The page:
Speaking of big, we are frowning on big people especially large people like Henry VIII. We’re disapproving even kings with multiple wives (and children) so we need to keep history in mind as we reorder our priorities. It is an indisputable fact that if most of the poor can no longer afford to shop or drive to the beach, or go to fancy restaurants. They’ll have to stay at home and stare at all those flat screen TV’s they bought in the good old days. But, and this is a big But, we know from past experience when blackouts and other catastrophic world events keep the public off the streets, this results in a heap of begetting. Here’s the silver lining though: this behavioral shift could point the way out of our current economic woes. Little babies are incredibly demanding. They need stuff: diapers, sun hats, crayons, piano lessons, little league uniforms, schools, toys, cell phones and tons of other things. There’s nothing like a new baby to get consumers dashing into the stores and spending without ceasing.

As you see, we just need to look at the future with a telescope instead of a microscope. Long term, we’ve got to change our policies. This, of course means changing our current form of government. I propose we establish a new jury system. Each new problem will be solved by picking twelve jurors, randomly, just as we do for each new court case. The judges will be chosen democratically too. We’ll qualify them first by requiring them to dance with a star and then have an American Idol-type democratic vote.(Just let me know if you have any more problems you’d like me to solve.)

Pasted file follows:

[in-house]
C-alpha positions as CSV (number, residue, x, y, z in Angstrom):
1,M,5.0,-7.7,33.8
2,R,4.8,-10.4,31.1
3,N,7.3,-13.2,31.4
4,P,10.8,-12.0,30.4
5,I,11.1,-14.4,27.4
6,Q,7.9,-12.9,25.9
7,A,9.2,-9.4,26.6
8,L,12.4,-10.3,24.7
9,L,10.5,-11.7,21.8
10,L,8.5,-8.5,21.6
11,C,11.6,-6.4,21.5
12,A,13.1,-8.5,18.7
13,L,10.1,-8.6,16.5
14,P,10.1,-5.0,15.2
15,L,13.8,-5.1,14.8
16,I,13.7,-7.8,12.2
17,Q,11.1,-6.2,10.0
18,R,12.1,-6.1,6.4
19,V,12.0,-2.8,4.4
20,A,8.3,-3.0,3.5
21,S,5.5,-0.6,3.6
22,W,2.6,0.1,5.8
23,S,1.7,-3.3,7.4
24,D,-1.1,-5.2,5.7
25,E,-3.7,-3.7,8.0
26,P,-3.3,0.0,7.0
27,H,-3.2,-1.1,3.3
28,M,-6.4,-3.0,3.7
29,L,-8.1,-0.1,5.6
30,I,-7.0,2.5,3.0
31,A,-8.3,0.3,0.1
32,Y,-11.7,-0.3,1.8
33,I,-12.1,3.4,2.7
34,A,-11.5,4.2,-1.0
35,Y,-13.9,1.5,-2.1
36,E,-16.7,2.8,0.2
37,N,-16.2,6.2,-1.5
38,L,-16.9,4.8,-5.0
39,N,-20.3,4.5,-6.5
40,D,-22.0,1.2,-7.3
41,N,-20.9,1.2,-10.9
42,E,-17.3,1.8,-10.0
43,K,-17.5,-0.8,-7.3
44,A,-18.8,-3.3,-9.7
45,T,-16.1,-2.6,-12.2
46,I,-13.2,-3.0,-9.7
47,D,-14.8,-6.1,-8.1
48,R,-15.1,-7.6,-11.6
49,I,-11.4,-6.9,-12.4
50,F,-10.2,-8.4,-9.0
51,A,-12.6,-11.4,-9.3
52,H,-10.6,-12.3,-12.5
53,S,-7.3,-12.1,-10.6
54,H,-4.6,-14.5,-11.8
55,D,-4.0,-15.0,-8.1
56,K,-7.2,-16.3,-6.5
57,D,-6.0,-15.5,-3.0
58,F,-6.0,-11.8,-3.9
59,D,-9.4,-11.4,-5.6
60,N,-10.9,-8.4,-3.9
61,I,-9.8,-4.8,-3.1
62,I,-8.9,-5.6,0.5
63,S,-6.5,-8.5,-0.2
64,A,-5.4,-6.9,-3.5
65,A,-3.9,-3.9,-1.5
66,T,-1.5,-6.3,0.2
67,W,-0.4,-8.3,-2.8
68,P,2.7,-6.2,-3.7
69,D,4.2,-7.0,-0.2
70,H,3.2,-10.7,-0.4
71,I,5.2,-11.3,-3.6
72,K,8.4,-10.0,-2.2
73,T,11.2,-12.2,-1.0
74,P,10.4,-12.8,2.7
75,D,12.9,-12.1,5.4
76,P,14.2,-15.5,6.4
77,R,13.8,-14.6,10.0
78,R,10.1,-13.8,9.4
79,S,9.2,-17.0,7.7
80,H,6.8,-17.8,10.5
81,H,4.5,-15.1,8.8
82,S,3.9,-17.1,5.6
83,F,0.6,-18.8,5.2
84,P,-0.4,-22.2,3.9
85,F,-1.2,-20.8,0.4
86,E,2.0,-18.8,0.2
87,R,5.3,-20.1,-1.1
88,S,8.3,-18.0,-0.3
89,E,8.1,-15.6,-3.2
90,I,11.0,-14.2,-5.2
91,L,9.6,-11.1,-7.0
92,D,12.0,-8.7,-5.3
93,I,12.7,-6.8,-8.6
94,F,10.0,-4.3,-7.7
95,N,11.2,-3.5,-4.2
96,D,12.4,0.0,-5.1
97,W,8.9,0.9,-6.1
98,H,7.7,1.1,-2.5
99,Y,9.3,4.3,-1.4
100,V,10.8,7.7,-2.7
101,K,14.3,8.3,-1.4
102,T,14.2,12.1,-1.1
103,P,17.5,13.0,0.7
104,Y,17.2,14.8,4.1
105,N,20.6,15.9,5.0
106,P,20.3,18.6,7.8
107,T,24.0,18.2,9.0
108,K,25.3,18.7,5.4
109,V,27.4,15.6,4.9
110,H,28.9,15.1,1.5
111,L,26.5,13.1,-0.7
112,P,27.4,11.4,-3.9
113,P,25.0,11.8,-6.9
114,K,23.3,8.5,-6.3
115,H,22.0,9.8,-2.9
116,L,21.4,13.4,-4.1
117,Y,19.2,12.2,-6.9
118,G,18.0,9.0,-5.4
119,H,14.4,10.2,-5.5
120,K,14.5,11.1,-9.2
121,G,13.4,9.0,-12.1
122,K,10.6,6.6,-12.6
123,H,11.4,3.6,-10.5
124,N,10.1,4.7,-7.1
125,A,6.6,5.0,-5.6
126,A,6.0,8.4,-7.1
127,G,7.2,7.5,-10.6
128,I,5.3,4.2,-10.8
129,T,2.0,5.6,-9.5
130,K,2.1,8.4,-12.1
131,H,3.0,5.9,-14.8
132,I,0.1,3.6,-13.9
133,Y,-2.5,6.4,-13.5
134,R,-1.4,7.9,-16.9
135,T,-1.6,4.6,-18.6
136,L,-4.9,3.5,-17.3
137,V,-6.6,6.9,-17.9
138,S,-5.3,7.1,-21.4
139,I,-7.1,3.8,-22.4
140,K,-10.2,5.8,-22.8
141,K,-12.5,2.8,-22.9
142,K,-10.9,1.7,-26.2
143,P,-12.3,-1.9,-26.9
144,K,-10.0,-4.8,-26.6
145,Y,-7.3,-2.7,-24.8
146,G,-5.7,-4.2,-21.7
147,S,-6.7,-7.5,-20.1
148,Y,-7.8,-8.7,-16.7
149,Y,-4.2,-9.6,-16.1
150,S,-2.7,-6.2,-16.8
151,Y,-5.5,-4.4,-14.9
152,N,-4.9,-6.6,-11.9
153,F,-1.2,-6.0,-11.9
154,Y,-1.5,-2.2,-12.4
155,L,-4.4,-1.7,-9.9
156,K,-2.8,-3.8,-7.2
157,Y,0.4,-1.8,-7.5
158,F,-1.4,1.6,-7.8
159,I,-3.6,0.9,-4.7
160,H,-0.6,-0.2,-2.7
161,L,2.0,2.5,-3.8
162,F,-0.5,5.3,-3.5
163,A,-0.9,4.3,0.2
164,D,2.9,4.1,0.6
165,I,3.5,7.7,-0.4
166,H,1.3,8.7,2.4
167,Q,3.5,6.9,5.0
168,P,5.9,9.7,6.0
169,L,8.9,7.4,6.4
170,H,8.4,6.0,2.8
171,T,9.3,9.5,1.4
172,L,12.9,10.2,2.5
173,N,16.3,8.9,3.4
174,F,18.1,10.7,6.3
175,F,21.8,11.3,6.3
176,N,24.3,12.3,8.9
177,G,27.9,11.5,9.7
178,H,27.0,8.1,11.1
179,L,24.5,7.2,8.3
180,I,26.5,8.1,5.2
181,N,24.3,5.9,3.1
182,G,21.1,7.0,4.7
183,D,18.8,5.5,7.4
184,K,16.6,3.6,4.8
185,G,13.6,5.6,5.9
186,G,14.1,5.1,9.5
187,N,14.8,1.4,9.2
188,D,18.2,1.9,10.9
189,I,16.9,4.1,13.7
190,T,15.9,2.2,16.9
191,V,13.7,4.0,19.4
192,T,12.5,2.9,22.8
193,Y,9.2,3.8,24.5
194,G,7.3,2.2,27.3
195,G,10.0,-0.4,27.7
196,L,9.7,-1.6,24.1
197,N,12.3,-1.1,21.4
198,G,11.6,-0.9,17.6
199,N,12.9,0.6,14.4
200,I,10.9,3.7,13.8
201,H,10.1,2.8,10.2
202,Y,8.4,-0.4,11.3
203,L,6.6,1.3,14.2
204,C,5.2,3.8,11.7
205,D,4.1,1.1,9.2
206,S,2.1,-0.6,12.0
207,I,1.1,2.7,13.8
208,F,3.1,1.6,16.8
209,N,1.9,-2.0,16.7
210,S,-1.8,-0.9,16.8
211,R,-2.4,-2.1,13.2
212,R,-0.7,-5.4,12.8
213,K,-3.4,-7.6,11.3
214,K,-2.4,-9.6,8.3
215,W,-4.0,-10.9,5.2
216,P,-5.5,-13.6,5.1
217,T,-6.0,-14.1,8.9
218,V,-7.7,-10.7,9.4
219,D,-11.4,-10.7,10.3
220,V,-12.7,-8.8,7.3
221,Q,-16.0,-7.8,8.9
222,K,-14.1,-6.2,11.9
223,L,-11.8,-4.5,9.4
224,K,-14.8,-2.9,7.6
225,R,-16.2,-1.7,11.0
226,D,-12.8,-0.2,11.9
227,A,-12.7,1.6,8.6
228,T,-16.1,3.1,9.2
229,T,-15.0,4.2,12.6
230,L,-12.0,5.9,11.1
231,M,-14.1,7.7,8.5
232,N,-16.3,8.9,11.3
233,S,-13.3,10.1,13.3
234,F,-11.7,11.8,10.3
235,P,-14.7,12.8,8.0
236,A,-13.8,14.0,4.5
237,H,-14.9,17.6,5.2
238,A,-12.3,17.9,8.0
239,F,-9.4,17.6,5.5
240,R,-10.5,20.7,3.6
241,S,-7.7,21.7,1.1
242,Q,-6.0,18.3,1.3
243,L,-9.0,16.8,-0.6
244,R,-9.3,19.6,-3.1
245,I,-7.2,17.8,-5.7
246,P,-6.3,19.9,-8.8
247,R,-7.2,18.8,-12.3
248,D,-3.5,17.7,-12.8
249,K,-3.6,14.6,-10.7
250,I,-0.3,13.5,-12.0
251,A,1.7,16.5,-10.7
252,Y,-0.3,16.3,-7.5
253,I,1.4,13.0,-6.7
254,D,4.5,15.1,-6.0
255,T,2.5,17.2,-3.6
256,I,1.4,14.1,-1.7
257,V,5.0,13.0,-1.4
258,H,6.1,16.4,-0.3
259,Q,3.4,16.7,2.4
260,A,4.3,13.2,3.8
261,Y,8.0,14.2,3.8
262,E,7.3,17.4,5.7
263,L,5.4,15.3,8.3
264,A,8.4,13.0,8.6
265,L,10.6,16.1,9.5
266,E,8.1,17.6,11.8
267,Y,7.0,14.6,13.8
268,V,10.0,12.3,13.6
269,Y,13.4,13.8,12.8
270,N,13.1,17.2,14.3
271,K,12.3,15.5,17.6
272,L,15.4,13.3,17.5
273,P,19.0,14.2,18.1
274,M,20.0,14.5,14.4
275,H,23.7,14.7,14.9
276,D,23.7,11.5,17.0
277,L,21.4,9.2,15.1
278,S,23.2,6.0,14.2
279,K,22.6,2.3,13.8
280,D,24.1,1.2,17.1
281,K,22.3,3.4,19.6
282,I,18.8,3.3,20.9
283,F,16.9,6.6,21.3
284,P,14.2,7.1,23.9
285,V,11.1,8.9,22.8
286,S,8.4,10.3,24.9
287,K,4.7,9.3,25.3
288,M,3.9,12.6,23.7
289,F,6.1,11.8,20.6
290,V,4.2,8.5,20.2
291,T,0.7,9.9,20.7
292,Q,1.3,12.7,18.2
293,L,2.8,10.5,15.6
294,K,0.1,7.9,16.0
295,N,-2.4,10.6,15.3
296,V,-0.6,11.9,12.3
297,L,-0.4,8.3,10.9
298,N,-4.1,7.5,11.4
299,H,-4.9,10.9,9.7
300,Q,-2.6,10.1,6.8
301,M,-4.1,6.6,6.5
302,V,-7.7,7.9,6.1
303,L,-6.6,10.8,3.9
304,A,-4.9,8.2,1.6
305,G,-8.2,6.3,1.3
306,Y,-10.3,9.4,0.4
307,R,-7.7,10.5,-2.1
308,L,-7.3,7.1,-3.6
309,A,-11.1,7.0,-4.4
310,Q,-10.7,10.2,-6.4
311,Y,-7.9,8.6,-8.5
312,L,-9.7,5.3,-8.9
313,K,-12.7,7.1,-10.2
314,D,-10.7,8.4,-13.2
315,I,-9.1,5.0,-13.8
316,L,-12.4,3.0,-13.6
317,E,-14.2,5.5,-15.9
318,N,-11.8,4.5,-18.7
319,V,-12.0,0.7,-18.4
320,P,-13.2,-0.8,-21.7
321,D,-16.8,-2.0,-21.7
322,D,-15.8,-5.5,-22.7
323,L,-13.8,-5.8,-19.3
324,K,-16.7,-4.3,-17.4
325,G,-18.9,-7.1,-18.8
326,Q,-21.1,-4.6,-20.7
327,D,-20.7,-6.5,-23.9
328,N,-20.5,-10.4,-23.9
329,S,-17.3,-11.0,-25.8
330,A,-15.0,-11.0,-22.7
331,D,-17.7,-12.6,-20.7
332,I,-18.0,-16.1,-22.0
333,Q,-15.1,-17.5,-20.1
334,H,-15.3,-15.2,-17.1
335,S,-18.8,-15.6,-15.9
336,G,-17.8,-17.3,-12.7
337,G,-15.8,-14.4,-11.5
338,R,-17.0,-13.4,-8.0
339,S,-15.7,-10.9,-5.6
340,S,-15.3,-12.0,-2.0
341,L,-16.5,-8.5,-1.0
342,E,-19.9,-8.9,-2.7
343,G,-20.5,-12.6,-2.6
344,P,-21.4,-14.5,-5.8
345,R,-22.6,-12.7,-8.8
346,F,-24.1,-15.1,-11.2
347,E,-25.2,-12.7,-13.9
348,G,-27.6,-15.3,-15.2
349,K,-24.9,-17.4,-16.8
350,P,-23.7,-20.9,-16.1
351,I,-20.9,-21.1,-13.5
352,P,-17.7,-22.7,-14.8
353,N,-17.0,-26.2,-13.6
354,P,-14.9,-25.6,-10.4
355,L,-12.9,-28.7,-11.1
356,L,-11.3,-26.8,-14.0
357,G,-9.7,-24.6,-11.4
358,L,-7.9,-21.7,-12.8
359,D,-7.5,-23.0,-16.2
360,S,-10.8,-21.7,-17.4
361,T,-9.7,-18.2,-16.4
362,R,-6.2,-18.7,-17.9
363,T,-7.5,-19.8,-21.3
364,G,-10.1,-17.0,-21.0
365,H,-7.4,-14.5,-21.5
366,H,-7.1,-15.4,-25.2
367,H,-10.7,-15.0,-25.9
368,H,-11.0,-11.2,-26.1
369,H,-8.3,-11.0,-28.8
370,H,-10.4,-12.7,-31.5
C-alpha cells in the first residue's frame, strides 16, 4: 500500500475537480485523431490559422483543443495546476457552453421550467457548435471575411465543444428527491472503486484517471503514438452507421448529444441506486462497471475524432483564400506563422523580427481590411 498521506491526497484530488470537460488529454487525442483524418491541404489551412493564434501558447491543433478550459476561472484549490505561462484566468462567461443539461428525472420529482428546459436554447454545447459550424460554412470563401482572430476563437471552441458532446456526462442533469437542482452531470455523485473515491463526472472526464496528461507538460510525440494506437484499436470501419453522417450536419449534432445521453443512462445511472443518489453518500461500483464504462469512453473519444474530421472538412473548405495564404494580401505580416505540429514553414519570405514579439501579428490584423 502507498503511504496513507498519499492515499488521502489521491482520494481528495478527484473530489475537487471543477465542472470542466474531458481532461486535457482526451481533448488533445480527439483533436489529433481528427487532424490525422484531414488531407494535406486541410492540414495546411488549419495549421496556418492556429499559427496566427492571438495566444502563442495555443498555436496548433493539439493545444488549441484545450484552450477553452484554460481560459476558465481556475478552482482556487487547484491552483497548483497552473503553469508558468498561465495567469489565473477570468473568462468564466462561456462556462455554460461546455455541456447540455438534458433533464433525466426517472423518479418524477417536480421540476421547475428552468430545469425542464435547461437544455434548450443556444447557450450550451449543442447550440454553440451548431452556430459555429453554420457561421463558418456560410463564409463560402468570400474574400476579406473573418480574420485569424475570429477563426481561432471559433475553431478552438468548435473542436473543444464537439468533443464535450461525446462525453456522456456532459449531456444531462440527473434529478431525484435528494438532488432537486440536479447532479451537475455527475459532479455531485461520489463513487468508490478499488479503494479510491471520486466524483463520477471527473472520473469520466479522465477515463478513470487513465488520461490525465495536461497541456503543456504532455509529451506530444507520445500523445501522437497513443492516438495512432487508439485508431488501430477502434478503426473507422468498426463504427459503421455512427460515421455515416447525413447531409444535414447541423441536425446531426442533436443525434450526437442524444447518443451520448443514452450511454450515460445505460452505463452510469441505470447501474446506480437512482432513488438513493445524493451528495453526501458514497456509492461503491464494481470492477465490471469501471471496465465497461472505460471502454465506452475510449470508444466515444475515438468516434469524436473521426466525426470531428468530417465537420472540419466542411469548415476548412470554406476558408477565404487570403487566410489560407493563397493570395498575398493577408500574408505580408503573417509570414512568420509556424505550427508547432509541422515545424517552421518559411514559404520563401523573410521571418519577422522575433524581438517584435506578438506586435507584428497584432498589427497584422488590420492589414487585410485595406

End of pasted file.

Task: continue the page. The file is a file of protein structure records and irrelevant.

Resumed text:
Irena Chalmers is a professor at the Culinary Institute of America and is the author of Food Jobs:150 Great Jobs for Culinary Students, Career Changers and Food Lovers. Publication Date September 2008

FarmieMarket, Sarah Gordon

4 Mar

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FarmieMarket, Sarah Gordon

Sarah Avery Gordon is the founder of FarmieMarket, the Capital Region’s online farmers’ market. In 2009, she began marketing her family’s grass-fed beef on the internet using more traditional marketing venues and was surprised by the positive increase in sales that she and her family experienced.

In 2010 Sarah organized the Heldeberg Market, helping several of her farming friends from the Heldeberg Hilltowns market their goods through a central website hosting her first online farmers’ market. Her goal was to increase profits for small farms that had limited marketing resources and skills.